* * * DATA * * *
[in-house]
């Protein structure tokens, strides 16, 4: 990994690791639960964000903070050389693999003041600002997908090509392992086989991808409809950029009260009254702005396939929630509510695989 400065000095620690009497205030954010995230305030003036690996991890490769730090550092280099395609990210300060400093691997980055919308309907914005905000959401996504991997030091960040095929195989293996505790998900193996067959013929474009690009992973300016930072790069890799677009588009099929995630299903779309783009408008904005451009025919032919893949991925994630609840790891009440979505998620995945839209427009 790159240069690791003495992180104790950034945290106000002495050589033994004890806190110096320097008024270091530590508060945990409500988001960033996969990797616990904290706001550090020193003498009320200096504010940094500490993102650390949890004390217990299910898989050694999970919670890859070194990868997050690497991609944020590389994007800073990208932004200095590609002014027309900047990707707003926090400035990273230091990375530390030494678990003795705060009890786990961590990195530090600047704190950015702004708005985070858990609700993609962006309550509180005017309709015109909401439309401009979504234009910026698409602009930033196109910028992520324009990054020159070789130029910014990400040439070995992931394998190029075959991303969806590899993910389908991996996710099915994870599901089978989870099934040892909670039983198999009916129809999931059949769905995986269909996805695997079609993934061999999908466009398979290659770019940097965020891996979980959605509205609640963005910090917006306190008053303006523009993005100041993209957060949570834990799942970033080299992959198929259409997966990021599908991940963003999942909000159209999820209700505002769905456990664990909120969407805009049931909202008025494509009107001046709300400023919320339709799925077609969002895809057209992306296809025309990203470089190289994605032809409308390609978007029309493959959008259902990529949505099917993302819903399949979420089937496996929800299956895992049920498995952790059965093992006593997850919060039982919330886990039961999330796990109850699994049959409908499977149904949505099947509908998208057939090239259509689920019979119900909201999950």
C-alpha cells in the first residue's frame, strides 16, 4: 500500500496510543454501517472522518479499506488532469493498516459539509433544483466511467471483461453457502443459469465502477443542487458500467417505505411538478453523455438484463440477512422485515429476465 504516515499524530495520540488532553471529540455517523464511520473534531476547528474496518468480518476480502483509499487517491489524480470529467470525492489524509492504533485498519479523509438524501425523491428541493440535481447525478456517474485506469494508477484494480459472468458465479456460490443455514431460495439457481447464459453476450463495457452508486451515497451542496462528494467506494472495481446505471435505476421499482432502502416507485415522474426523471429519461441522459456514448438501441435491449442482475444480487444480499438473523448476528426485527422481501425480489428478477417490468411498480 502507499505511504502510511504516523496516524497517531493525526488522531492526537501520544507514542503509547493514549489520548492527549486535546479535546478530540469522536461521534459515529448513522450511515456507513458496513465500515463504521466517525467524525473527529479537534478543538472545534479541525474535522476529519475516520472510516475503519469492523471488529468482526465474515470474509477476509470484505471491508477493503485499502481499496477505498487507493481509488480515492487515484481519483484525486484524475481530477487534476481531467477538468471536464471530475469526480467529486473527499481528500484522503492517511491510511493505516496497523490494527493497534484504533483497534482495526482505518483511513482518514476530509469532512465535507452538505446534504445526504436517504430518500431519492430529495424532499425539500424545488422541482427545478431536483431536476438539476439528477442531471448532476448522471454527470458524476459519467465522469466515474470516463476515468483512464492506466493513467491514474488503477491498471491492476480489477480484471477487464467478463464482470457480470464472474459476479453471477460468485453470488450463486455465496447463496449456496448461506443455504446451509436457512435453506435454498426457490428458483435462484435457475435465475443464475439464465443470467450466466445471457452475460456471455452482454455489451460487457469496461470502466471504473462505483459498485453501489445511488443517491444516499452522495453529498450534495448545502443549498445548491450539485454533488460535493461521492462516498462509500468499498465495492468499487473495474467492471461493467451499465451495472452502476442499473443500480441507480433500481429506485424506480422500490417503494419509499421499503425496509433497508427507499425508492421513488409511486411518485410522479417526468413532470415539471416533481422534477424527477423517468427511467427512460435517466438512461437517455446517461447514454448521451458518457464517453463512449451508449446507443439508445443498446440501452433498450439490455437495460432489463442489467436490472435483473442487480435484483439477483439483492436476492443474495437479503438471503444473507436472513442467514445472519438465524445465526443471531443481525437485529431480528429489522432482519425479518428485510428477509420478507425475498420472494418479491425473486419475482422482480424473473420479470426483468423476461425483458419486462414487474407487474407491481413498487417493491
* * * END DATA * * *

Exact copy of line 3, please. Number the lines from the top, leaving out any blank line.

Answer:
C-alpha cells in the first residue's frame, strides 16, 4: 500500500496510543454501517472522518479499506488532469493498516459539509433544483466511467471483461453457502443459469465502477443542487458500467417505505411538478453523455438484463440477512422485515429476465 504516515499524530495520540488532553471529540455517523464511520473534531476547528474496518468480518476480502483509499487517491489524480470529467470525492489524509492504533485498519479523509438524501425523491428541493440535481447525478456517474485506469494508477484494480459472468458465479456460490443455514431460495439457481447464459453476450463495457452508486451515497451542496462528494467506494472495481446505471435505476421499482432502502416507485415522474426523471429519461441522459456514448438501441435491449442482475444480487444480499438473523448476528426485527422481501425480489428478477417490468411498480 502507499505511504502510511504516523496516524497517531493525526488522531492526537501520544507514542503509547493514549489520548492527549486535546479535546478530540469522536461521534459515529448513522450511515456507513458496513465500515463504521466517525467524525473527529479537534478543538472545534479541525474535522476529519475516520472510516475503519469492523471488529468482526465474515470474509477476509470484505471491508477493503485499502481499496477505498487507493481509488480515492487515484481519483484525486484524475481530477487534476481531467477538468471536464471530475469526480467529486473527499481528500484522503492517511491510511493505516496497523490494527493497534484504533483497534482495526482505518483511513482518514476530509469532512465535507452538505446534504445526504436517504430518500431519492430529495424532499425539500424545488422541482427545478431536483431536476438539476439528477442531471448532476448522471454527470458524476459519467465522469466515474470516463476515468483512464492506466493513467491514474488503477491498471491492476480489477480484471477487464467478463464482470457480470464472474459476479453471477460468485453470488450463486455465496447463496449456496448461506443455504446451509436457512435453506435454498426457490428458483435462484435457475435465475443464475439464465443470467450466466445471457452475460456471455452482454455489451460487457469496461470502466471504473462505483459498485453501489445511488443517491444516499452522495453529498450534495448545502443549498445548491450539485454533488460535493461521492462516498462509500468499498465495492468499487473495474467492471461493467451499465451495472452502476442499473443500480441507480433500481429506485424506480422500490417503494419509499421499503425496509433497508427507499425508492421513488409511486411518485410522479417526468413532470415539471416533481422534477424527477423517468427511467427512460435517466438512461437517455446517461447514454448521451458518457464517453463512449451508449446507443439508445443498446440501452433498450439490455437495460432489463442489467436490472435483473442487480435484483439477483439483492436476492443474495437479503438471503444473507436472513442467514445472519438465524445465526443471531443481525437485529431480528429489522432482519425479518428485510428477509420478507425475498420472494418479491425473486419475482422482480424473473420479470426483468423476461425483458419486462414487474407487474407491481413498487417493491